Mudslides, flooding and rockfalls highlight summer hazards to be aware of
From Loveland Pass to Glenwood Canyon, it’s been a summer of mudslides triggered by heavy rain. A Colorado Department of Transportation representative said that in addition to mudslides and flooding, rockfalls and landslides are summer hazards that community members need to be prepared for.
On Friday, July 23, two mudslides triggered by heavy rains closed U.S. Highway 6 over Loveland Pass for nearly 48 hours. Bob Group, Geohazards Services manager for CDOT, said the pass is an area where the department has had issues before.
Group said on Wednesday, July 28, that in the past week there were as many as seven areas on Colorado’s highways that experienced mudslides that were not related to wildfire-burn scars. He said that in some of these areas, a mudslide happens every few years, but in other areas, they had no record of a mudslide ever occurring before.
Group explained what the department looks for when it comes to an area’s susceptibility for mudslides.
“(There are) a few different factors: it’s terrain, and on the terrain component there’s sediment that’s available for transport; there’s steepness of the drainage and then the shape of that drainage and how it intersects the highway,” Group said. “The other component is the rainfall component. So pretty much anywhere there is sediment available for transport, that steep drainage, if you get a high enough intensity rain event, can cause a mudslide or a flooding event.”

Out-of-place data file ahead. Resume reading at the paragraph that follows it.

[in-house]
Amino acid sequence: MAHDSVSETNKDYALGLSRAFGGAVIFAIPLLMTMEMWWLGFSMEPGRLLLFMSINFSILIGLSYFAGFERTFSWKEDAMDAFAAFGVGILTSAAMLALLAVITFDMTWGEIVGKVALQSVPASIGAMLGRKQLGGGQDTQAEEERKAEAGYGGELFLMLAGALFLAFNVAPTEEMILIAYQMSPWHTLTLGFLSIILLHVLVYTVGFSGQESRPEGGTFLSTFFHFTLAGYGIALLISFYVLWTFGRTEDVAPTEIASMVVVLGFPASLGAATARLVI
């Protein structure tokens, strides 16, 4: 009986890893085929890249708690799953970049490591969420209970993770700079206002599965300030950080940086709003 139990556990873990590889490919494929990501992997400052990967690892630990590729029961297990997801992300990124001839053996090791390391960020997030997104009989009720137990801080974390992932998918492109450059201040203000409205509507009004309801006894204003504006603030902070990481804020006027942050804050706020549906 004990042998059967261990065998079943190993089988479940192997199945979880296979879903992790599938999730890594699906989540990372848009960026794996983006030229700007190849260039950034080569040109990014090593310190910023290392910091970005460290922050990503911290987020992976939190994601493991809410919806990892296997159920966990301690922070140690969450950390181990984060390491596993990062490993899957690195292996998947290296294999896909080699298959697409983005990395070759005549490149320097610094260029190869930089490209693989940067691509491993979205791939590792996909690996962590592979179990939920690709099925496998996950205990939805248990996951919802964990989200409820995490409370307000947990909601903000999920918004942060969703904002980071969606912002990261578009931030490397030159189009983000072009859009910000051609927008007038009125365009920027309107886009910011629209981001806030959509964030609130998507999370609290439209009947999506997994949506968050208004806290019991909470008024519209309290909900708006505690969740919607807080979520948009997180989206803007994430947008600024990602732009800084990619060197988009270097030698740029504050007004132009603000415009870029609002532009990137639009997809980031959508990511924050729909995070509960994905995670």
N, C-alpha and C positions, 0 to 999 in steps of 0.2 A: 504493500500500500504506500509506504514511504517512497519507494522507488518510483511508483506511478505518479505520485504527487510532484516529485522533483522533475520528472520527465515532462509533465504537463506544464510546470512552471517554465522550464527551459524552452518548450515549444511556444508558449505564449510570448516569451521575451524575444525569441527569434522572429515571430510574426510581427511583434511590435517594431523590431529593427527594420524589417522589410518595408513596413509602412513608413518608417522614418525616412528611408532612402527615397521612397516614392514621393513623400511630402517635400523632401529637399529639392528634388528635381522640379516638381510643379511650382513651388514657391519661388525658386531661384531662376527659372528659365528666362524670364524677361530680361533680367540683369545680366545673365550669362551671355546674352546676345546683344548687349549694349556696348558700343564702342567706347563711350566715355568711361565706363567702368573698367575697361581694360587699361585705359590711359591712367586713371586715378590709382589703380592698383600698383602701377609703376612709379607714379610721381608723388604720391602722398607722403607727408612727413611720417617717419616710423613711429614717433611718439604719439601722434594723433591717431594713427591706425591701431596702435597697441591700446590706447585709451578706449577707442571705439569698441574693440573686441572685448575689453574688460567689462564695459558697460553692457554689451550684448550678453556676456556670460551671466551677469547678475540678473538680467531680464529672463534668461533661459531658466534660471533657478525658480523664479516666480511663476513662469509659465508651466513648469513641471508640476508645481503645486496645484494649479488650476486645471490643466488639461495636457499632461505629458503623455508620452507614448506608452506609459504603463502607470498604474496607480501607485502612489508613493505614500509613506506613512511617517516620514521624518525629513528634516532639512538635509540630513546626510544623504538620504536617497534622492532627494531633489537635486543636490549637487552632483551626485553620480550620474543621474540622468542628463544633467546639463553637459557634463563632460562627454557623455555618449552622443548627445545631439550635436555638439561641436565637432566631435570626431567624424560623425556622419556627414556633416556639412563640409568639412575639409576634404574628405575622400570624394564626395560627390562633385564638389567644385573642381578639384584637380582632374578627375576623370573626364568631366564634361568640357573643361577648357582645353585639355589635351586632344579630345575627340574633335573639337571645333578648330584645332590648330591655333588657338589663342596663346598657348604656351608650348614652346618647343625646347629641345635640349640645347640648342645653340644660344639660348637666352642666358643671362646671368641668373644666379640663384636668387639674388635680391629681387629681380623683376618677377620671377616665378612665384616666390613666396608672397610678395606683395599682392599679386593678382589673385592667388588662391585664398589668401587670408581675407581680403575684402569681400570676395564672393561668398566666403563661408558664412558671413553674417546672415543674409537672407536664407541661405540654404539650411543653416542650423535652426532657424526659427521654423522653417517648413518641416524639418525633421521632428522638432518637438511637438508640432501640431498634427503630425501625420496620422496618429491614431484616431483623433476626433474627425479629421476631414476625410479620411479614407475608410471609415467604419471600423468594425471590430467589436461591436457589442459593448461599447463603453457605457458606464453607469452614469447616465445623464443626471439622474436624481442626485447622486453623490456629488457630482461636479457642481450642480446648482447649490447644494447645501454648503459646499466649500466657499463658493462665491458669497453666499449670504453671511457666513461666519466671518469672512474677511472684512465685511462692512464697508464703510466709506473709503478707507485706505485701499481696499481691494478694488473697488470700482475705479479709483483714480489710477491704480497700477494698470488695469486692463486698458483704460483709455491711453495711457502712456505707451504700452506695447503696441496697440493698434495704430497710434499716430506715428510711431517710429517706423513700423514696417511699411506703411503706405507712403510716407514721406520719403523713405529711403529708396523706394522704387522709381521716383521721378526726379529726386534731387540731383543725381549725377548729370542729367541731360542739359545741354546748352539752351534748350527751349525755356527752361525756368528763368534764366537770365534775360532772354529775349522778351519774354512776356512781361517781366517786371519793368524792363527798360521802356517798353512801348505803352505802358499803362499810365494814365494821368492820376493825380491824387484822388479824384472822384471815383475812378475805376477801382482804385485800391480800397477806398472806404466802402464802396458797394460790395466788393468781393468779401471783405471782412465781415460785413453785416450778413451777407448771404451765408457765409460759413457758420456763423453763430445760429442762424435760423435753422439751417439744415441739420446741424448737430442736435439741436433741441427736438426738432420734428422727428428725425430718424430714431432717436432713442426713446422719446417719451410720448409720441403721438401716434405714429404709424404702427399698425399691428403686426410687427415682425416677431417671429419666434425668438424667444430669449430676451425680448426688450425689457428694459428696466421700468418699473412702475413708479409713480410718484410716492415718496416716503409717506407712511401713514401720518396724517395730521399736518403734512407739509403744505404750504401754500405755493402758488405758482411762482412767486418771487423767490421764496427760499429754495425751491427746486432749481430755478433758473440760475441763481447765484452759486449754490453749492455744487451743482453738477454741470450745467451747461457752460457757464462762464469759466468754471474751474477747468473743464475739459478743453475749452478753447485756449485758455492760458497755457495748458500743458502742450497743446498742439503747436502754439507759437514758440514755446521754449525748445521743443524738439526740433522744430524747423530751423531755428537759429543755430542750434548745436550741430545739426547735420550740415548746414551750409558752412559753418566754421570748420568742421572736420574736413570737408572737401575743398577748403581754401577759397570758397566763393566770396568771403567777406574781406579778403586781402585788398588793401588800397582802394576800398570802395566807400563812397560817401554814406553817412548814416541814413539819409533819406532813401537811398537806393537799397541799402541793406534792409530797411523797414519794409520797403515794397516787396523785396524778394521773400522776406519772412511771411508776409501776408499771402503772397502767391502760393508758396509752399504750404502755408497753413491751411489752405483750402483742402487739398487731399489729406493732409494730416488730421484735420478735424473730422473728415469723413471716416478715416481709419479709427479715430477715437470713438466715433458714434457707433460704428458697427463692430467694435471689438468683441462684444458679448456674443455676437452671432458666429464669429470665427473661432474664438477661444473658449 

In Summit County, areas that could potentially slide are Loveland Pass, where there is a history of mudslides, and Hoosier Pass, which doesn’t have a history but is susceptible under the right conditions.
“Areas that we don’t really have a history (of mudslides), if they get a high-enough intensity event then you will get debris flows,” Group said.
When it comes to all weather events, Summit County Emergency Management Director Brian Bovaird advises residents to pay attention to any alerts that come out. Public safety alerts sent in the area come through peoples’ cellphones. Residents can also check Weather.gov for updates on hazardous weather conditions and can sign up for Summit County Alerts at SummitCountyCO.gov/scalert.
Unlike winter hazards, Group said there isn’t a lot travelers can do to be proactive about summer road hazards aside from being prepared to be stopped in their cars. He added that while debris flow and flooding have been frequent culprits of road closures this summer, CDOT typically deals with rockfalls and landslides.
As a general rule, Group advised motorists to avoid driving their car through moving water or flowing debris because it is difficult to know how deep the water is or will get further down the road.
“The mudslides and debris-flow events have a lot more energy in the flow, so it can move a vehicle a lot more easily than a clear-water flooding event would,” Group said. “It’s more likely to move your vehicle off the highway.”
Group said CDOT has been recommending that people don’t drive in burn-scar areas during rain events where there’s an elevated likelihood of mudslides and debris flows, such as Glenwood Canyon. But outside of burn areas, the department doesn’t usually advise people avoid certain areas because there is a low likelihood of hazards.
As for rockfalls and landslides, Group said these are more common in the spring and fall due to temperature fluctuations, but they can also happen in the summer as heavy rain or other high-intensity storms loosen rocks. He said people can protect themselves in these situations by trying not to be under an exposed rock face if stopped in a vehicle.
“We’re all in the same boat of dealing with the unpredictability of the weather,” Group said. “The same thing that we tell people anytime they’re going to go out on the highway is be prepared for stops; just be aware of what’s going on around you.”
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